ATHENS, Ga. — For decades, the University of Georgia has tested new varieties of cash crops and plants at a farm near Athens. This year, it added a new crop.
"This is industrial hemp," said Dr. Timothy Coolong, a horticulturalist who had been specializing in onions before he became Georgia’s trailblazer in the production of hemp.
"I’m actually pretty pleased" with the production, he said, surveying the leafy rows of hemp.
Dr. Coolong nursed this field of hemp, plus others that spanned the state. It’s a crop that was outlawed until earlier this year. Lawmakers had been wary of hemp because it looks and smells identical to marijuana.
But it has an important distinction: Hemp has virtually none of the THC that makes marijuana a popular illegal recreational drug.
Hemp is the ingredient fueling the products in an Athens shop called Your CBD Store.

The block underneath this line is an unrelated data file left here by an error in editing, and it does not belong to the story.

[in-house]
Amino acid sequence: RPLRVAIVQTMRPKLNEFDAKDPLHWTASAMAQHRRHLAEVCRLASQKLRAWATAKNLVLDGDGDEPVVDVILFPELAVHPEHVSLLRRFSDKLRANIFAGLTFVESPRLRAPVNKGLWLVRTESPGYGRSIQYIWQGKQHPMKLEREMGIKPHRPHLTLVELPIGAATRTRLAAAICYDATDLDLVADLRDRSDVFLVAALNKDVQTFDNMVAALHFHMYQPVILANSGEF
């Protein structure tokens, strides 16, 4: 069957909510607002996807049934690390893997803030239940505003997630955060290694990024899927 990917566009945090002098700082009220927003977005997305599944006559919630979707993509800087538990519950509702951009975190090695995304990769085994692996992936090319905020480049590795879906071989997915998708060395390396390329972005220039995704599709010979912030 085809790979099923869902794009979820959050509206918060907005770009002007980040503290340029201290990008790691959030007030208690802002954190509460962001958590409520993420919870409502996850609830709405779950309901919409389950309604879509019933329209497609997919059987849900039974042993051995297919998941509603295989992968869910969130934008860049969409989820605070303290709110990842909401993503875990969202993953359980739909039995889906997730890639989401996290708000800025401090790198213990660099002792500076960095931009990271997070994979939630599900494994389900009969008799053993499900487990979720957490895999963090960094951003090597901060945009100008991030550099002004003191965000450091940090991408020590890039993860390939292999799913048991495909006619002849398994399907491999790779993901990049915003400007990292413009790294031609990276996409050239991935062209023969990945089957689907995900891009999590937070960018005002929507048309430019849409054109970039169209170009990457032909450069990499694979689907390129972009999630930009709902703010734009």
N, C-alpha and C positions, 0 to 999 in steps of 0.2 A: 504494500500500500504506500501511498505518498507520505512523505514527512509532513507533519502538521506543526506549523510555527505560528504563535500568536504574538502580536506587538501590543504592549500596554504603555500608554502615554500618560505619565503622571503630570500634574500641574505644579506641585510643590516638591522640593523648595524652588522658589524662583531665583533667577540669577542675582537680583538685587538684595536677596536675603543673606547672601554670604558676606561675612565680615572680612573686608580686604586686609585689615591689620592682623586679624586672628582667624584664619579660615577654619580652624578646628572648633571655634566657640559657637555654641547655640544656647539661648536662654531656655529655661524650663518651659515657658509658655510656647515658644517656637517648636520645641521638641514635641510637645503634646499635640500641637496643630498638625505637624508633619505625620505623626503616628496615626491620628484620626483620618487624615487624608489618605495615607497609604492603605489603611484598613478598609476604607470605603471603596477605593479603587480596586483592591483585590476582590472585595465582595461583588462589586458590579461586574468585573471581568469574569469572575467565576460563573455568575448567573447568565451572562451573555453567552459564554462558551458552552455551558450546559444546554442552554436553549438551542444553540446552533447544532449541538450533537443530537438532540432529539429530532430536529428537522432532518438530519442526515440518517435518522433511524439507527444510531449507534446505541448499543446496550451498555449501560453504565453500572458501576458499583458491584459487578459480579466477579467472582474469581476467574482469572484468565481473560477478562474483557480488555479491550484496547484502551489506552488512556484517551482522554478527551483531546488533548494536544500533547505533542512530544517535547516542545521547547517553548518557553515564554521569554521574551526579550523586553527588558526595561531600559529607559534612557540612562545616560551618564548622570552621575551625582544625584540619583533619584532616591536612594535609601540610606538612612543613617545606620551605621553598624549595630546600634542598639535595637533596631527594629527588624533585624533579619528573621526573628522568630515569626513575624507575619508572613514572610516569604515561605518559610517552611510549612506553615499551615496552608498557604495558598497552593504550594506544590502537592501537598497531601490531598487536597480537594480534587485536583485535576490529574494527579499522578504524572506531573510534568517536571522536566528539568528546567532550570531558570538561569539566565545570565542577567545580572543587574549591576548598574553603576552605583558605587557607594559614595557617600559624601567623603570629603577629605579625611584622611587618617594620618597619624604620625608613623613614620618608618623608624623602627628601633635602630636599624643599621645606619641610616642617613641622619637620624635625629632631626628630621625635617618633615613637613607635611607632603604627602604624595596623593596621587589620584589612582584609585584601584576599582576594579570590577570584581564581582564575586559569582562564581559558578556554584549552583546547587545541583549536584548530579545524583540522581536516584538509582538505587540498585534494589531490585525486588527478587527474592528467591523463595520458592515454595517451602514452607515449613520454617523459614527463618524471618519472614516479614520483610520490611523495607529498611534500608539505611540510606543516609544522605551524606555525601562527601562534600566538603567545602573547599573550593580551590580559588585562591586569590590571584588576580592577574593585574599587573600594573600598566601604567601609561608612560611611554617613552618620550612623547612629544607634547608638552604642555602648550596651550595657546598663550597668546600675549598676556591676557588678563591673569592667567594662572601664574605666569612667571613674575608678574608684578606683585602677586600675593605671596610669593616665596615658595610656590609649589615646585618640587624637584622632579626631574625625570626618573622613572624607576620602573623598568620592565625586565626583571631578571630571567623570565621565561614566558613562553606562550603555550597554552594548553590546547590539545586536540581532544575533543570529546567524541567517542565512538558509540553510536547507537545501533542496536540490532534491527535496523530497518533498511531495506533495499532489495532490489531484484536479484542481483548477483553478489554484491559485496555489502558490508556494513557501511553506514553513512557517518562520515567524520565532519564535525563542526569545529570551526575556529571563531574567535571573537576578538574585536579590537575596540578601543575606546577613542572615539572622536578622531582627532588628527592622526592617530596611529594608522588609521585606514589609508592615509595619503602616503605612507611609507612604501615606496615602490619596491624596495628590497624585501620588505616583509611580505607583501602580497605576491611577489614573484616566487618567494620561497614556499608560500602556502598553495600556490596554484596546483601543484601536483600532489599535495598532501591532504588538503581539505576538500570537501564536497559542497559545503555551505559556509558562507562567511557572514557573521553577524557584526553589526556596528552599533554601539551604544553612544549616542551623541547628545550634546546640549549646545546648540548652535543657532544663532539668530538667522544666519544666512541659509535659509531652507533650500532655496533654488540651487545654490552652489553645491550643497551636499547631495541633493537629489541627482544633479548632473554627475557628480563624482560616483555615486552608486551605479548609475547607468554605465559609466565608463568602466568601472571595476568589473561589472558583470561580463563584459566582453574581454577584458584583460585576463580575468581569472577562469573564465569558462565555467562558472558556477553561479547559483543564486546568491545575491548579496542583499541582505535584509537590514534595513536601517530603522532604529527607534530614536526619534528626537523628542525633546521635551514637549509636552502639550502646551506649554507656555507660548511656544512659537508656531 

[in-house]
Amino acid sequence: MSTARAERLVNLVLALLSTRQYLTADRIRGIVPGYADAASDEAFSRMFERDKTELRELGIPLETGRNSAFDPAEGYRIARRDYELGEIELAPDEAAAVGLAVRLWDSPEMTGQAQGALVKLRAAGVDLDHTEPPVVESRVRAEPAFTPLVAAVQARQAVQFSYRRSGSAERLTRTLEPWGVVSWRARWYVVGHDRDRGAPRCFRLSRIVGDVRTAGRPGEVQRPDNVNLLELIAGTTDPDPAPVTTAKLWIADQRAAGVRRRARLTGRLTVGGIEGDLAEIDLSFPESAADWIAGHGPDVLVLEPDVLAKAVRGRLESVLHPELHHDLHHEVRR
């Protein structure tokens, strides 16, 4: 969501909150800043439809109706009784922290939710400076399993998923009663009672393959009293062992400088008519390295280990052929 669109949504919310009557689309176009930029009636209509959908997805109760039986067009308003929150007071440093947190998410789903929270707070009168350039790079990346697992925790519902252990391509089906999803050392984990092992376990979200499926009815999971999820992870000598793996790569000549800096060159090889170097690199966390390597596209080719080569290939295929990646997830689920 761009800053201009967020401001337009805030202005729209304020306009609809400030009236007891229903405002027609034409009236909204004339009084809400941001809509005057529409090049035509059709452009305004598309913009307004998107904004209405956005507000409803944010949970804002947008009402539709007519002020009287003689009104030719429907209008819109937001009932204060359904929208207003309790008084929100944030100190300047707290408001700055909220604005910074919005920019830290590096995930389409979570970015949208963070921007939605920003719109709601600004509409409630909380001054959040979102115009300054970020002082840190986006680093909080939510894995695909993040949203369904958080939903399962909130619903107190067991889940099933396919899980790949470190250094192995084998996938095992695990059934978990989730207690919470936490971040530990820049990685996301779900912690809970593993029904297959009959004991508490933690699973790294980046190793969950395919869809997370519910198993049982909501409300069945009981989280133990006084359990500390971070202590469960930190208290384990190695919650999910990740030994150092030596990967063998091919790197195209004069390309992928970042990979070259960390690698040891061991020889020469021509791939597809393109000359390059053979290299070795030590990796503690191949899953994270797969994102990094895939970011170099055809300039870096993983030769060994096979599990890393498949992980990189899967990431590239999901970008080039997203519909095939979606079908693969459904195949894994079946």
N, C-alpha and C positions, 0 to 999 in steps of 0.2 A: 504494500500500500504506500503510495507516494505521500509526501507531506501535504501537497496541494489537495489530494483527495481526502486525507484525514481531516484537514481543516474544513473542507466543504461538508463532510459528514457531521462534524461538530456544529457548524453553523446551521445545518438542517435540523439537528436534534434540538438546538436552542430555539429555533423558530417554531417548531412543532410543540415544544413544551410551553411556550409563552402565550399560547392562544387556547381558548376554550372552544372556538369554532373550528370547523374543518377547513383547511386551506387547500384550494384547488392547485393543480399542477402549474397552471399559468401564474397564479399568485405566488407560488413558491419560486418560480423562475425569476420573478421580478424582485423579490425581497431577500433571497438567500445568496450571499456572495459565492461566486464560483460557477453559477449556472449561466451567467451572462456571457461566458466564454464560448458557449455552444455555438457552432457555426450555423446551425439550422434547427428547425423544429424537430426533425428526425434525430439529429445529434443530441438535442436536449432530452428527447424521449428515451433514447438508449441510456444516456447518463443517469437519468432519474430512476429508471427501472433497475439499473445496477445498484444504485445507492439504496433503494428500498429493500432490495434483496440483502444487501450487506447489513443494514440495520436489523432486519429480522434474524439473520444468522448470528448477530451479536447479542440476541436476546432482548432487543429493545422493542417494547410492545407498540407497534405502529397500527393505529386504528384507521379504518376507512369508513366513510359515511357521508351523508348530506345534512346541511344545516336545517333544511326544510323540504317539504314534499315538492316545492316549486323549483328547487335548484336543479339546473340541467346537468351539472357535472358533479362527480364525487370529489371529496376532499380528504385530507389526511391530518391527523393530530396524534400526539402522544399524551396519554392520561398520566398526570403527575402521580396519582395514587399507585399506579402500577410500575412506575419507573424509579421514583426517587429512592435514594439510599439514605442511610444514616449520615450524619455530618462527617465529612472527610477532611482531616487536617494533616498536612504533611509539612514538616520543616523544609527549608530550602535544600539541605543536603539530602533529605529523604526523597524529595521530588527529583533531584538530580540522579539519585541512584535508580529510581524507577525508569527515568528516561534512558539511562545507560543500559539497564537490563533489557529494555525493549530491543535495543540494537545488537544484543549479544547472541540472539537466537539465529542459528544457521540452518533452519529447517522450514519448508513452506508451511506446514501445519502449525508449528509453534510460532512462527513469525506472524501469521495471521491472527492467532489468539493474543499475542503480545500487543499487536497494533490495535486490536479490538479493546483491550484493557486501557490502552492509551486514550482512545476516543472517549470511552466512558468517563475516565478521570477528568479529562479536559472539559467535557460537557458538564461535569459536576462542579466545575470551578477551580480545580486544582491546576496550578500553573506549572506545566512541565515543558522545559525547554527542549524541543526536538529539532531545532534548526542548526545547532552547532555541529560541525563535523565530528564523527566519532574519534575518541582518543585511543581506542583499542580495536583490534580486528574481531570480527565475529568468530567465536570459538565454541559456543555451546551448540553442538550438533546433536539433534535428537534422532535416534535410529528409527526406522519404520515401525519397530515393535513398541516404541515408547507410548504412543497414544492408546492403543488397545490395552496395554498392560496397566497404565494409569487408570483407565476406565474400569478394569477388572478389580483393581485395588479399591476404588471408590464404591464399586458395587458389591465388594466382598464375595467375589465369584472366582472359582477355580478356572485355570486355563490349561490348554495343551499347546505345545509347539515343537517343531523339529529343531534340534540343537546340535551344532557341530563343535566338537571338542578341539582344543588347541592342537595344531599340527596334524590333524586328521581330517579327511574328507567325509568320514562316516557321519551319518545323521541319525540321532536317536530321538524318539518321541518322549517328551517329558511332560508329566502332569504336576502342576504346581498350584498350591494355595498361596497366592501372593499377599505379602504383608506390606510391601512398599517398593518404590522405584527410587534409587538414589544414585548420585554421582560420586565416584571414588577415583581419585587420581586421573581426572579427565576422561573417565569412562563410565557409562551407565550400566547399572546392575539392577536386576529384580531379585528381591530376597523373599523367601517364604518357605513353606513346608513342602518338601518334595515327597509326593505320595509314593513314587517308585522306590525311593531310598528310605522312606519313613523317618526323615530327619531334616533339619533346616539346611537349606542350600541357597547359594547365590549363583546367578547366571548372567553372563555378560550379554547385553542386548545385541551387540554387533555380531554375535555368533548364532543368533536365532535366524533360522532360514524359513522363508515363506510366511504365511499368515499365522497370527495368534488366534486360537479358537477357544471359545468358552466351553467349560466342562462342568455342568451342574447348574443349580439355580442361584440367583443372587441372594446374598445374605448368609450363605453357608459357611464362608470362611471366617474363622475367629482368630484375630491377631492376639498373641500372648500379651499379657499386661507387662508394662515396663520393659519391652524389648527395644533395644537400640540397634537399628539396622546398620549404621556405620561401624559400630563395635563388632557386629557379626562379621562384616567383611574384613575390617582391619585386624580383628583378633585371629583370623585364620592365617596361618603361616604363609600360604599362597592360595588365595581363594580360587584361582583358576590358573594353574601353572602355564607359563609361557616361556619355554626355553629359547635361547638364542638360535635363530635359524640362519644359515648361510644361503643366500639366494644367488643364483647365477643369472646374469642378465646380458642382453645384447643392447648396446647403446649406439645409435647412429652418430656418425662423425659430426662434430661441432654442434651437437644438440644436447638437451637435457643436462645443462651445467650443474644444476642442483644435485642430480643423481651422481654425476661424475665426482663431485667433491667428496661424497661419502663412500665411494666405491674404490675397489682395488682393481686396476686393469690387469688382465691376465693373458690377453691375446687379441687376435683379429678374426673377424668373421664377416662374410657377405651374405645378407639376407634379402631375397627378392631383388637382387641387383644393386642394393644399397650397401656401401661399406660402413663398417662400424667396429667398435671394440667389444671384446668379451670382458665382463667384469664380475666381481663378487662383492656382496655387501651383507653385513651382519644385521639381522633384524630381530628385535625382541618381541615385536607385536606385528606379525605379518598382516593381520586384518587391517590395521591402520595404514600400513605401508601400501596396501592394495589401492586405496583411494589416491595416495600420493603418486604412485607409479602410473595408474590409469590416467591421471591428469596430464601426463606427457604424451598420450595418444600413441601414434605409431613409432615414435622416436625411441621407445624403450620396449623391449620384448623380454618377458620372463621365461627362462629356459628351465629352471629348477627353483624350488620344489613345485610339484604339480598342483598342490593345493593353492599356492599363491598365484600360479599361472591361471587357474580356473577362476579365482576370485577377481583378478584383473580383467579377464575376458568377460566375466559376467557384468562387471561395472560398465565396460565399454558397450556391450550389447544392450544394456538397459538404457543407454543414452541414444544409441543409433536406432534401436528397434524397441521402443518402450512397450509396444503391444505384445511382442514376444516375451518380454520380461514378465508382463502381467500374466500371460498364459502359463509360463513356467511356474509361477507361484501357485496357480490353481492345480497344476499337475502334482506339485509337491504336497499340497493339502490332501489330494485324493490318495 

"With CBD, you're not getting any psychoactive head highs" of THC, said Jackie Parker, proprietor of the store.
CBD stands for cannabidiol, hemp's active ingredient.Hemp’s boosters say the oil from hemp’s florid buds can ease chronic pain, and are a non-addictive alternative to opioids.
"I live with constant pain," said Shauna Standbridge, a customer at Your CBD Store. "With the CBD oil, there are no side effects. To me it’s just a much better choice" than pharmaceutical drugs.
This year’s UGA harvest produced almost 5000 pounds of usable hemp.
"A lot of the varieties we’re testing were originally bred in Colorado, maybe Oregon, more northern states," said Dr. Coolong. "So we’re kind of looking for (varieties) that would do well in the south, even though it wasn’t originally bred for our conditions."
Georgia farmers will actually be able to legally grow hemp next year for the first time – if they can obtain the state permits required under the new state law.
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